My daughter is graduating from high school this week. As I struggled to craft a meaningful message to share with her and her classmates, I revisited a speech I gave exactly two years ago to Asian graduate students at Columbia University. at the start of the pandemic. I was struck by its relevance to a generation struggling with profound uncertainty. I share edited excerpts here, with my heartfelt congratulations to the Class of 2022.
My fellow Asian Americans and fellow Columbia graduates, I am so honored to be with you.
Congratulations. Congratulations also to your parents, family and friends, who are probably the main reasons why you have come this far.
It’s been 20 years since I last wore the blue toga for my own graduation from the Columbia Graduate School of Journalism. We threw CD-Roms in the air. I will not compare my experience to yours. What you are going through and about to enter is unprecedented in every way. (And also, you might be wondering: What is a CD-Rom?) It would be foolish to pretend that I have a script for this time of great uncertainty.
But maybe our ancestors do. As Asians, our arrivals and stories vary, but a common thread emerges: migration is uncertainty. The challenges we complained about at the start of the pandemic – not being able to travel, not being able to see friends and family – are challenges my Indian immigrant parents endured for years, in part because they started with little, partly because their thrifty ways then blocked. Maybe it’s your parents’ story. This may be your story.
I have often thought about what defines immigrant families, our love for each other, our determination, our failures and our successes. I think it starts with the act of leaving. Most people say migrants come to America for education or opportunity. I’ve interviewed literally hundreds of people on this topic, and it’s just not true. Most are running from something: debt, addiction, abuse, bad breakup, brothers, sisters, thin walls, nosy neighbors, scandal, political movements, betrayals, themselves. Immigration, and America in particular, represents the chance to be a new person.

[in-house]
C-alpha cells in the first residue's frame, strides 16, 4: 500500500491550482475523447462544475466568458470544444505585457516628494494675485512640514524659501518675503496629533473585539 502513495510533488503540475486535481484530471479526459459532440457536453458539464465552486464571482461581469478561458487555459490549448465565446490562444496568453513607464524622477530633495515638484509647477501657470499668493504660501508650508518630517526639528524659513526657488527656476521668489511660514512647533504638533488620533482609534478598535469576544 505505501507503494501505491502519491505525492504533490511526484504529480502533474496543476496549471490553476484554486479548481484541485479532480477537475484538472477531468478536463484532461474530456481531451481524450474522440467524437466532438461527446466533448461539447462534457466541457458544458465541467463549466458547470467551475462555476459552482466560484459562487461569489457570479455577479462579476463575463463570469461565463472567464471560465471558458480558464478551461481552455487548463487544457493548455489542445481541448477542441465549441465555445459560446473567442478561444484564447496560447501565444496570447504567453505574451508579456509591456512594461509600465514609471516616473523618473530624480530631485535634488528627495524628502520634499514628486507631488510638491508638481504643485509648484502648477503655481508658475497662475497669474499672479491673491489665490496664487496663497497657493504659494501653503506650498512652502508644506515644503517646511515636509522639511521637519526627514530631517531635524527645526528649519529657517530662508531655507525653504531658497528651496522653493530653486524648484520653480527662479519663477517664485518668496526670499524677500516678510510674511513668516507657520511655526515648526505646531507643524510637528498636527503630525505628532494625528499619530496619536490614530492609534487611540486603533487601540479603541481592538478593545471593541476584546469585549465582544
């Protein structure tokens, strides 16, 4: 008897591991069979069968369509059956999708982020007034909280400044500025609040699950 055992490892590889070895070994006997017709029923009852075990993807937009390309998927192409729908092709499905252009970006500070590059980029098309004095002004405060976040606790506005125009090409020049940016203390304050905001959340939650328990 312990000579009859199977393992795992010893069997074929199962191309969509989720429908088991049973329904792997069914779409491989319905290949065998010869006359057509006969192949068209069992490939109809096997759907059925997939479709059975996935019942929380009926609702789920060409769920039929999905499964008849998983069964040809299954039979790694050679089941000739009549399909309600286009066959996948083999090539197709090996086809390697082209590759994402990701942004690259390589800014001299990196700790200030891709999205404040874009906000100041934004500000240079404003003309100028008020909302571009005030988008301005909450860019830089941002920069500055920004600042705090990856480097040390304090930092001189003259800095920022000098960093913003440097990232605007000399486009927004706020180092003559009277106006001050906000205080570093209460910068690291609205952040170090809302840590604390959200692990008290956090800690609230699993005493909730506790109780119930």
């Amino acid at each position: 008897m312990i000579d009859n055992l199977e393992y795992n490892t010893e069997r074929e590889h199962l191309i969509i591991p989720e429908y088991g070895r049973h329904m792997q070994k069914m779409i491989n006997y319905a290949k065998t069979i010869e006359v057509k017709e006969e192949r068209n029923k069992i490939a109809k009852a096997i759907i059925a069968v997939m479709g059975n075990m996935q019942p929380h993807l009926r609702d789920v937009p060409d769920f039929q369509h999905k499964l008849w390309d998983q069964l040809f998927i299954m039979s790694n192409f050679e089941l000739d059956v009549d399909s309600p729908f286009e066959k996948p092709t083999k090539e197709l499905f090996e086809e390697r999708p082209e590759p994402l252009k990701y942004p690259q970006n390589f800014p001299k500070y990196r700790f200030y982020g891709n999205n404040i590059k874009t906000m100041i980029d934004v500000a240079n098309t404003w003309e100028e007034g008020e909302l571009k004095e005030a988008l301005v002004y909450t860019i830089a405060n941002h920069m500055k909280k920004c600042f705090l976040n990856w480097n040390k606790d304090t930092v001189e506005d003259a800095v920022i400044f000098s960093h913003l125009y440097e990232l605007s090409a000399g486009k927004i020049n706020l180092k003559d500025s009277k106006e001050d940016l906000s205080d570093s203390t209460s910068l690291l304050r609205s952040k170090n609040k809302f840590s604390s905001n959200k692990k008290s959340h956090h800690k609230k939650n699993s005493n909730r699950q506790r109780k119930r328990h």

This story, this loaded story of ours in America, is strangely reassuring right now. It’s as if our ancestors truly embodied the sentiment of Maxine Hong Kingston, who said, “In times of destruction, create something.”
But how can we embody it ourselves, now? How can we create at a time when everything seems so unstable?
I thought it might be useful to offer you 10 practical tips during your trip:
- This first year after college is difficult. Perhaps the hardest of your life. You might not want to hear that. But even before Covid, that would have been true. You know how the freshman year of college felt out of your element? You had to pretend that all these new people you met were friends, and, well, you weren’t friends. That’s how it is, only worse. Again you leave what you know, but this time you have to understand the habits of the workplace, which is undergoing the greatest disruption since the industrial revolution. You need to forge new relationships with your parents, especially if you live at home and will be for the foreseeable future. Accept that this coming year will be difficult.
- It’s good to have a life. In fact, you must. I started working on my first book when I was 23 and it was published a few years later. I wrote another one shortly after, then spent 10 years feeling inadequate that the next one took so long. Yesterday my daughter wanted to go fishing, and I thought that sometimes you just have to stop working and do nothing. In fact, doing things that have nothing to do with your job might help you do your job better.